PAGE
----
Can a smart card be used securely for multiple applications (and among multiple companies)? End users are demanding such interoperability, and they also want openness to switch out their access control systems in the future without being “locked in” to one vendor.
Those are the goals of the LEAF Identity consortium, a collection of companies that can share encrypted access codes for numerous applications to enable MIFARE DESFire EV2 chip cards to be used across multiple vendors.
Smart card systems - more secure
Almost everyone in the industry now knows that low-frequency (125 kHz) “prox” cards are not secure; in fact, low-cost cloning equipment is readily and inexpensively available. As the industry transitions to encrypted cards, challenges of interoperability persist.
Keeping smart card systems more secure are encrypted “keys” – strings of 32 alphanumeric characters encoded onto the card chips. Information is exchanged via radio frequency (RF) in a challenge-response interaction when a card is presented to a reader. The most recent EV2 card enables one encrypted key to be used for up to 16 devices (and among a variety of manufacturers).
|LEAF Identity Consortium enables interoperability with encrypted Smart Cards|
LEAF consortium enables encryption sharing using protocols that ensure each manufacturer’s systems can interface with a card chip in the same way. Specifically, each card has a “shared data structure,” which means that the location of information is arranged on a card chip in a predictable and consistent manner. Member companies adhere to that structure in order to be interoperable using a single credential. There are no license fees or intellectual property rights involved.
The approach involves a LEAF Custom Cryptographic (Cc), a “secret” key owned by the end user but managed by a third party.
“When we present these concepts to integrators, they realize that, first, they need to get their clients to pay attention to the risks around proximity cards and to migrate to encrypted card technology,” says Laurie Aaron, Executive Vice President, WaveLynx Technologies Corp. “Then we explain the benefits of custom-owned keys and of the LEAF data structure. Then integrators can differentiate themselves by selling the value of the end user staying in control and having unlimited interoperability.”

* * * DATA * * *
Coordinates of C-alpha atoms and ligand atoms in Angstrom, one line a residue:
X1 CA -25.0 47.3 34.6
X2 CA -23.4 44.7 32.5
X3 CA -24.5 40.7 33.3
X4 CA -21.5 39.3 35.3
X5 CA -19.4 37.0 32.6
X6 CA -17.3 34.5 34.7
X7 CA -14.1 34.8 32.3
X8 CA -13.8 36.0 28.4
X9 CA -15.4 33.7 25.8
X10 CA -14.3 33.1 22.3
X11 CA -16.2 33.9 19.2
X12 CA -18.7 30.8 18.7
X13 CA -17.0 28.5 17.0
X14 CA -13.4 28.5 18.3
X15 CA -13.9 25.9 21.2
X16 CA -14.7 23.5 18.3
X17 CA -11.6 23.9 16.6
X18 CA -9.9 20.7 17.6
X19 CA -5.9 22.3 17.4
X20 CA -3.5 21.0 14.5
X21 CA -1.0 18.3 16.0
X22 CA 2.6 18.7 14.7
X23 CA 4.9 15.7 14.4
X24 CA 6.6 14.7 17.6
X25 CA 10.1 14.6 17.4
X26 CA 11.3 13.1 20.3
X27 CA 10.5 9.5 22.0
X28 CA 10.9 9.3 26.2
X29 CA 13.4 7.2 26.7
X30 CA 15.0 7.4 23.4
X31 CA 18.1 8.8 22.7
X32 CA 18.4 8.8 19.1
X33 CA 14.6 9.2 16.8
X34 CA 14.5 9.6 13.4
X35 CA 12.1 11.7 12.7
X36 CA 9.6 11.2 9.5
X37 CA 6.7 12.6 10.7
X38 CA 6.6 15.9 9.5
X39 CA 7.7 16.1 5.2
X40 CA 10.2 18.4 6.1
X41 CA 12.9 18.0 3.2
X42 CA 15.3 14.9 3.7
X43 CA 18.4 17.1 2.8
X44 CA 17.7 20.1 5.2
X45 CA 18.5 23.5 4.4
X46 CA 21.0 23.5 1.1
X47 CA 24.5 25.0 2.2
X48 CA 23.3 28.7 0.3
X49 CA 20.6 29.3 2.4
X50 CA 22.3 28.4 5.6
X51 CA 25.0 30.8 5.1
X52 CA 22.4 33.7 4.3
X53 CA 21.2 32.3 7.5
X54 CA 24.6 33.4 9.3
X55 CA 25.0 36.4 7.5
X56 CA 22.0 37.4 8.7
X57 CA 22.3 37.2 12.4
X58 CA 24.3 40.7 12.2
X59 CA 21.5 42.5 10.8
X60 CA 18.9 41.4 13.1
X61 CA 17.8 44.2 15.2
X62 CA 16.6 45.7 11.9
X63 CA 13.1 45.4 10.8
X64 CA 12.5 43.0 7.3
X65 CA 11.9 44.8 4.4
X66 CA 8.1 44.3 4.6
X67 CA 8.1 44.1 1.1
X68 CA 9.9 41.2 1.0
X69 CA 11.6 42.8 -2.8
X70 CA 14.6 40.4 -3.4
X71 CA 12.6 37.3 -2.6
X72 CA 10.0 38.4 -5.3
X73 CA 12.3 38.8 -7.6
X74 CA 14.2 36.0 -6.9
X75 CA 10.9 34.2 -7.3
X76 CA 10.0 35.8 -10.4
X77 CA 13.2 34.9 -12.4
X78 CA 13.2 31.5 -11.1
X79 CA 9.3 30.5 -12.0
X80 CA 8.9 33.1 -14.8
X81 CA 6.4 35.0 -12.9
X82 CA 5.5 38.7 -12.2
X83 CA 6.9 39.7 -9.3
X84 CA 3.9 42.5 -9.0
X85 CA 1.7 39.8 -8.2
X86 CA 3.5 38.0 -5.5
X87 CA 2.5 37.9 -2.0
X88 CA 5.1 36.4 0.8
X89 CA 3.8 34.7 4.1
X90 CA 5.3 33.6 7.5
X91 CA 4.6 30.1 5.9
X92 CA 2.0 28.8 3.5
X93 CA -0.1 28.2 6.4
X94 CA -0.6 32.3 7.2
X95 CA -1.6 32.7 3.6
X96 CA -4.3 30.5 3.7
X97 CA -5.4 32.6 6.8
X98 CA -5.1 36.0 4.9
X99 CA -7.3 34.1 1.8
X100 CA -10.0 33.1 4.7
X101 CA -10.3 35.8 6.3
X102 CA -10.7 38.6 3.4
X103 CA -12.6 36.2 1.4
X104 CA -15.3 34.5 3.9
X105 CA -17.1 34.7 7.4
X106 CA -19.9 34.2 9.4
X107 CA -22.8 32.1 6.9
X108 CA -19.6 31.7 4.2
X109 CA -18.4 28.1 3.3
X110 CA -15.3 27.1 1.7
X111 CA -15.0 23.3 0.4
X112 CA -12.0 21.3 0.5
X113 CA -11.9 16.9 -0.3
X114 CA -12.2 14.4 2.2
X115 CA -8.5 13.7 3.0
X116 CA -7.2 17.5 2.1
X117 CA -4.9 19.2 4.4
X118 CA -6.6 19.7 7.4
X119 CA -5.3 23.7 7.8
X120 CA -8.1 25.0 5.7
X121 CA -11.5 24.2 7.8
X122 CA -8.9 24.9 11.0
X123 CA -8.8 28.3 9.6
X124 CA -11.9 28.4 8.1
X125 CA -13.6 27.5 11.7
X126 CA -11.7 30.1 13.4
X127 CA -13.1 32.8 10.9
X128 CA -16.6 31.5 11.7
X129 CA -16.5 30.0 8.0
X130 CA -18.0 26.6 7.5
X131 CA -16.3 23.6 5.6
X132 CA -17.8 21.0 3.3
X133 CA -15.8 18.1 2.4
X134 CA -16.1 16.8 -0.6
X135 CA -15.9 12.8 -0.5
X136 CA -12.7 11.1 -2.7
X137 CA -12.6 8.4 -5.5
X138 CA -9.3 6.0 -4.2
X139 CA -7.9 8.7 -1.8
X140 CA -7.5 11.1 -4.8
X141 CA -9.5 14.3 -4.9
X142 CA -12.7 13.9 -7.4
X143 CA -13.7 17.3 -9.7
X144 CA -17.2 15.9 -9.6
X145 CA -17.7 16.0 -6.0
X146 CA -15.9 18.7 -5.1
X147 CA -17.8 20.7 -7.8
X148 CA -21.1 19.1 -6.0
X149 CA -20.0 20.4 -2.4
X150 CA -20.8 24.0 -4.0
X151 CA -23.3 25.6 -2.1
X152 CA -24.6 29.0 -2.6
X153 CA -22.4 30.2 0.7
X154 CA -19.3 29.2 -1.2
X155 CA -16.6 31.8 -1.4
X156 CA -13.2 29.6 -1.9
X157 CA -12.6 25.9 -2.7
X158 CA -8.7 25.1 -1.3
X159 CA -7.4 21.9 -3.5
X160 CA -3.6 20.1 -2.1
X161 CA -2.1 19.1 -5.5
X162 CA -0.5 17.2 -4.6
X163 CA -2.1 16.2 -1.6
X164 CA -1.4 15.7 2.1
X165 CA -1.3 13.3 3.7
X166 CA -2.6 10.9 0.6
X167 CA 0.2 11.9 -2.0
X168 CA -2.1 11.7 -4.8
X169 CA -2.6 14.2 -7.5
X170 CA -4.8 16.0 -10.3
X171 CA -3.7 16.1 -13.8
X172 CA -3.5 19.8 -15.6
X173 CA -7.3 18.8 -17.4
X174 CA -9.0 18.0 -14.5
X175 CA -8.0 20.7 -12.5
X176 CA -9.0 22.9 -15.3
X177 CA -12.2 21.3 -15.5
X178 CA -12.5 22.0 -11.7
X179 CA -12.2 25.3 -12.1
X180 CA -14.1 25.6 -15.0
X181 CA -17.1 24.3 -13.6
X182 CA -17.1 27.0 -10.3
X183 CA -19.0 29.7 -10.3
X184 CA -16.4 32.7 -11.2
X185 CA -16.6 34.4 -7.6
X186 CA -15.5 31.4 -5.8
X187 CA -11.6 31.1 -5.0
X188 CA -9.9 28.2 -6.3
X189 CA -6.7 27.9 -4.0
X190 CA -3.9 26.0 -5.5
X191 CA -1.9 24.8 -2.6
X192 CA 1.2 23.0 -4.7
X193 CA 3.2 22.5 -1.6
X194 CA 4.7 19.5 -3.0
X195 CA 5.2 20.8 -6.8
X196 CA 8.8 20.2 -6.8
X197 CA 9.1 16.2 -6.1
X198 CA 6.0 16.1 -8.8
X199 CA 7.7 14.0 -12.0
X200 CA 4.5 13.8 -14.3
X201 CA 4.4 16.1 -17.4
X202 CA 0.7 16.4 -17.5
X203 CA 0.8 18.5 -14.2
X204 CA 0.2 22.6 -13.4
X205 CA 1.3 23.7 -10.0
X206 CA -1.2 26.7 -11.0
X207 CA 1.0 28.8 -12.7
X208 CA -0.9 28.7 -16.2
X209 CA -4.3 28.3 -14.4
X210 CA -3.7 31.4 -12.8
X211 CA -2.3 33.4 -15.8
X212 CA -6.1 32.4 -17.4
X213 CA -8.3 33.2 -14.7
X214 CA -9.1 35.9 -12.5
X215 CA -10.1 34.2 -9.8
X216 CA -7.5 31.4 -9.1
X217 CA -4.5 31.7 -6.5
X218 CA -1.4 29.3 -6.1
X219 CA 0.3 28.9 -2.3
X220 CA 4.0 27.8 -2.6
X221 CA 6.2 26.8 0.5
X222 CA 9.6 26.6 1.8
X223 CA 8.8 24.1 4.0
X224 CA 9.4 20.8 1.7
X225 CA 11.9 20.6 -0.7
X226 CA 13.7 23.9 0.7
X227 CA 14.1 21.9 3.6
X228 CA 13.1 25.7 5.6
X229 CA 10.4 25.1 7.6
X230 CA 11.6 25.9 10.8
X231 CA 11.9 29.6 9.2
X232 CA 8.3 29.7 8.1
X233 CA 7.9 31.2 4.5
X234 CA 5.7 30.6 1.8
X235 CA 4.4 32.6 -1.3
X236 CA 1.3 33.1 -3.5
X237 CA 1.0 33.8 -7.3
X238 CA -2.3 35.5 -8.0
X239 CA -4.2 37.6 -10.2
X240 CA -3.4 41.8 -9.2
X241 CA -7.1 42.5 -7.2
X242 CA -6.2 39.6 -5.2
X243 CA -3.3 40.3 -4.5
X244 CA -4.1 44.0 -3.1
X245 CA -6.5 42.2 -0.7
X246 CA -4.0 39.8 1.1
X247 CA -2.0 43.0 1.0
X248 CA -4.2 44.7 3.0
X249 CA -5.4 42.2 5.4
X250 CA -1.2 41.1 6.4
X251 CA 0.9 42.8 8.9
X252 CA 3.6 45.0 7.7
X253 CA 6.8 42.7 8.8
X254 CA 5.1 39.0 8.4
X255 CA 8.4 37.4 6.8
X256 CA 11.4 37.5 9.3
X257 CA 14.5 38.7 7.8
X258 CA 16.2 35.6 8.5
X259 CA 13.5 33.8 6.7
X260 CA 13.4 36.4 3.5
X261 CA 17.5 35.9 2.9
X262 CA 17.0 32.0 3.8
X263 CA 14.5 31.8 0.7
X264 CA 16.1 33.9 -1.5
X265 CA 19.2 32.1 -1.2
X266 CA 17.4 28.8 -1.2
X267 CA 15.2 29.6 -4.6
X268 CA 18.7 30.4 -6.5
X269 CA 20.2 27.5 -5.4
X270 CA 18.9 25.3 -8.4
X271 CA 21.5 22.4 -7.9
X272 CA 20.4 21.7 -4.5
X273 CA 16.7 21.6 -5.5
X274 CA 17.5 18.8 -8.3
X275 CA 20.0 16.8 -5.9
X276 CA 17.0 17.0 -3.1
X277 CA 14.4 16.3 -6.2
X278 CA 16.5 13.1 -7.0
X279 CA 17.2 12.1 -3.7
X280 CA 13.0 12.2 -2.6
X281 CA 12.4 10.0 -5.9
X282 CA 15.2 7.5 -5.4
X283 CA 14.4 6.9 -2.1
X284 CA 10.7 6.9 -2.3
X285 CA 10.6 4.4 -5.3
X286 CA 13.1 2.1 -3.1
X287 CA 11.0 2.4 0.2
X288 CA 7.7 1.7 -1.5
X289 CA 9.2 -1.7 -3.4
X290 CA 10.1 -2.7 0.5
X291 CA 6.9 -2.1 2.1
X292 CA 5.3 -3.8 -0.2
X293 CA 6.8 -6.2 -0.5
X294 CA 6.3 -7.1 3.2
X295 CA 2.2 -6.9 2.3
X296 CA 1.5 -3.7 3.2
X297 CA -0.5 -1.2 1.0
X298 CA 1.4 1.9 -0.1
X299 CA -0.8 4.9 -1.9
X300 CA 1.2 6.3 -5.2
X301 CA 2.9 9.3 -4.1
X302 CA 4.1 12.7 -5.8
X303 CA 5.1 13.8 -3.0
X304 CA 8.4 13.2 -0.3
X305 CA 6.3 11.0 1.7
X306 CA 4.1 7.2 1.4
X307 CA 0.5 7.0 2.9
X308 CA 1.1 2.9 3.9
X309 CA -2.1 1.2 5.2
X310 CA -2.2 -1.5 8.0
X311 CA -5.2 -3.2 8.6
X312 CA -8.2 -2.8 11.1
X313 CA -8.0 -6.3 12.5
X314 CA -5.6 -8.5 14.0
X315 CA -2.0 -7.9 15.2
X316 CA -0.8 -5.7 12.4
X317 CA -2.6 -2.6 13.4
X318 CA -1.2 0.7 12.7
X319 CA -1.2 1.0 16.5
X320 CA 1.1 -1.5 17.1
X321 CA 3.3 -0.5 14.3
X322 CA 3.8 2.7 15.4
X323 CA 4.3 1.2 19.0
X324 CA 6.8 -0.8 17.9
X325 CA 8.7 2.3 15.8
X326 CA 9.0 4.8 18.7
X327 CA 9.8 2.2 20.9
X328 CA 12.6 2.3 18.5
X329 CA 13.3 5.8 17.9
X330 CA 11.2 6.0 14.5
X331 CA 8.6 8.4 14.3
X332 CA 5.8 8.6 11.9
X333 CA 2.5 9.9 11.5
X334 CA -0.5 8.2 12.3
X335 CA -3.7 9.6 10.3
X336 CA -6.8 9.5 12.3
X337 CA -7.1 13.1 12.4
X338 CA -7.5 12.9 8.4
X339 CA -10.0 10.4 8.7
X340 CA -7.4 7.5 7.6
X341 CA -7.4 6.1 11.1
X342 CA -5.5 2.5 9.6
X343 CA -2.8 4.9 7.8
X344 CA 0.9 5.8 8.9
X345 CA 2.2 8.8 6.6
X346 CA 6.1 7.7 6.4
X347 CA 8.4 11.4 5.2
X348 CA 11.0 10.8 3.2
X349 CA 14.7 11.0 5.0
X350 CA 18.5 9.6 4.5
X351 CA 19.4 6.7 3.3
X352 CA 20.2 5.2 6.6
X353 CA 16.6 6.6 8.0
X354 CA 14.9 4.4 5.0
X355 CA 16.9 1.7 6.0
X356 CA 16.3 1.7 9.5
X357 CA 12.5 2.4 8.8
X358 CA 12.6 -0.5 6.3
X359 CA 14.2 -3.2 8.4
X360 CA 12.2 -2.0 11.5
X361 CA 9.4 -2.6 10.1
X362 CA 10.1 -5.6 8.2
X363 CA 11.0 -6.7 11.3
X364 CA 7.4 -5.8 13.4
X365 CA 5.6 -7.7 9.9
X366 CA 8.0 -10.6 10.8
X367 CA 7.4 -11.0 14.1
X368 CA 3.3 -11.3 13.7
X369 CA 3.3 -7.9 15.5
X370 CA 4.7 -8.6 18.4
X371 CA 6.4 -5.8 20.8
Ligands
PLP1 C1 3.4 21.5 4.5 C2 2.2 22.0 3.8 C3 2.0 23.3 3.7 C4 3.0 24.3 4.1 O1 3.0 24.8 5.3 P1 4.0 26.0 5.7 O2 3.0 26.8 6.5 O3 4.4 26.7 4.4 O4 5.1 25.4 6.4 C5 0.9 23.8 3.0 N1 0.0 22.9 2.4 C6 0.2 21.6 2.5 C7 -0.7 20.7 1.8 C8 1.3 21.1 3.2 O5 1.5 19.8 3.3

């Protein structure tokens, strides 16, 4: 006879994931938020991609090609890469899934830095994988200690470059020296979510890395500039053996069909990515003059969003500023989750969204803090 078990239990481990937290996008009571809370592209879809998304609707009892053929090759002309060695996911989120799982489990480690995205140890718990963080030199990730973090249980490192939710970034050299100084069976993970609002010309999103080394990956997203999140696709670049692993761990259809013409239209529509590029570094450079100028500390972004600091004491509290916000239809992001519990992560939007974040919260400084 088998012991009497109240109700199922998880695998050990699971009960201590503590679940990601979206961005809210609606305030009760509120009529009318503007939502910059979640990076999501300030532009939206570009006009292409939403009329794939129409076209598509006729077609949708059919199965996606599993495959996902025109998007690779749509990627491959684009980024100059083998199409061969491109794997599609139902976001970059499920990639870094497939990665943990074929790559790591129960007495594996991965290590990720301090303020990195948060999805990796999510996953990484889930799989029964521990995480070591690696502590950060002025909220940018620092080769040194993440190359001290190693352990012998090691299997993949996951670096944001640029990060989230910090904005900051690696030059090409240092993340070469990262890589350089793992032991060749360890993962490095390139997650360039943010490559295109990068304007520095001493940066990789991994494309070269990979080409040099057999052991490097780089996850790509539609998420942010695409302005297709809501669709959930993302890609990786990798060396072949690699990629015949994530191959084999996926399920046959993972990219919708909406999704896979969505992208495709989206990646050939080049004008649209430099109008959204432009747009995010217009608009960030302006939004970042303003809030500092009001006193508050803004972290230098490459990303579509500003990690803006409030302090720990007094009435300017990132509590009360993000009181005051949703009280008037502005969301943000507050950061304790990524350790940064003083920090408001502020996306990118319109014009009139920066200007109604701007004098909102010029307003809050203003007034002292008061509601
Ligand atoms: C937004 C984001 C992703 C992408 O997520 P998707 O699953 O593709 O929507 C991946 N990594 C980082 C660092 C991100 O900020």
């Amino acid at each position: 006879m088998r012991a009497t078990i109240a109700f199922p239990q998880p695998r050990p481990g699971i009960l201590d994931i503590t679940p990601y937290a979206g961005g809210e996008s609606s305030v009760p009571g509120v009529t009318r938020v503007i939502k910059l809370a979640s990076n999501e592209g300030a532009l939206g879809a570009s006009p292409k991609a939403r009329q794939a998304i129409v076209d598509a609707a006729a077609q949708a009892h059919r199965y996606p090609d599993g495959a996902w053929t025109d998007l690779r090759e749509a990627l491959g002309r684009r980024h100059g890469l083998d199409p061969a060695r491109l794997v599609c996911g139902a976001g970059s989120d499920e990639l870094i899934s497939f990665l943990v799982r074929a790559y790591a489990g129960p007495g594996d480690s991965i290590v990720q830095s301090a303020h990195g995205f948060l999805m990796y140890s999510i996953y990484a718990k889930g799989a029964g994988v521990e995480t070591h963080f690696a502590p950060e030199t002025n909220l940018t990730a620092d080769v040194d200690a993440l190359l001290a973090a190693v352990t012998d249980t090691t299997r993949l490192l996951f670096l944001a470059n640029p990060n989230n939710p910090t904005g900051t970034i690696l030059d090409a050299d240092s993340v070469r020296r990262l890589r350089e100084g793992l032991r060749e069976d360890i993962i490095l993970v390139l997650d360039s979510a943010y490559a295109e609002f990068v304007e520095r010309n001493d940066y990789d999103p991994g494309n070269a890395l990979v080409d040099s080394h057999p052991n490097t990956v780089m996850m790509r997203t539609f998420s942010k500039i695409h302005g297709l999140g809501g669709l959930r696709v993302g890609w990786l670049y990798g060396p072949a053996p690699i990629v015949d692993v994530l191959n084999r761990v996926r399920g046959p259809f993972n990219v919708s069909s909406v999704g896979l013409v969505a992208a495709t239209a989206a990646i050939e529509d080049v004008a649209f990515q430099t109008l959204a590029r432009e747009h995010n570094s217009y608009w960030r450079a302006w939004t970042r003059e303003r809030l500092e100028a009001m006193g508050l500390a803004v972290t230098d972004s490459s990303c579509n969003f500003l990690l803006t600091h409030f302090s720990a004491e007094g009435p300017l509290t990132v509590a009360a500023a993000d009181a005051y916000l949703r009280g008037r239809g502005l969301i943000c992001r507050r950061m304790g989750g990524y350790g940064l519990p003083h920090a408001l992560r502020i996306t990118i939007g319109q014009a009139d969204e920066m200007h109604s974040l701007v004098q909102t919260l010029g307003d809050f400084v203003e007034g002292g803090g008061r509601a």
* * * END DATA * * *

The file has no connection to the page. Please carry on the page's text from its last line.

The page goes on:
Access control manufacturer WaveLynx is implementing the LEAF concept, which is the brainchild of CEO Hugo Wendling, who saw the advantages of leveraging the ability of an EV2 chip card to authenticate access to multiple applications.
Key management service
WaveLynx set up the specification, maintains the website, and is involved when a manufacturer wants to become LEAF-enabled. They provide a key management service (for life) to end users based on LEAF capabilities.
End users “own” the keys and can ask to share them with any other manufacturer. Sharing a key involves two key custodians (engineers), each of whom only has access to half of the encrypted key in order to keep it secure.
The LEAF consortium provides a way for smaller manufacturers to work together to increase their market share without putting anyone’s intellectual property at risk. Working together, smaller manufacturers can assemble systems to compete more effectively with larger manufacturers. In effect, they combine their capabilities rather than compete.
LEAF Consortium partners include Allegion, ASSA ABLOY, Brivo, Eline by DIRAK, Linxens, RFIDeas, and Telaeris. Biometric partners include Idemia and IrisID. Biometric devices may either store their biometric on the card or on a central database and access it through the badge number. The LEAF standard continues to evolve in terms of where a biometric template is stored on the chip.
Although the standard does not currently offer mobile credentials, mobile functionality will be available by the second quarter of 2021 (or sooner).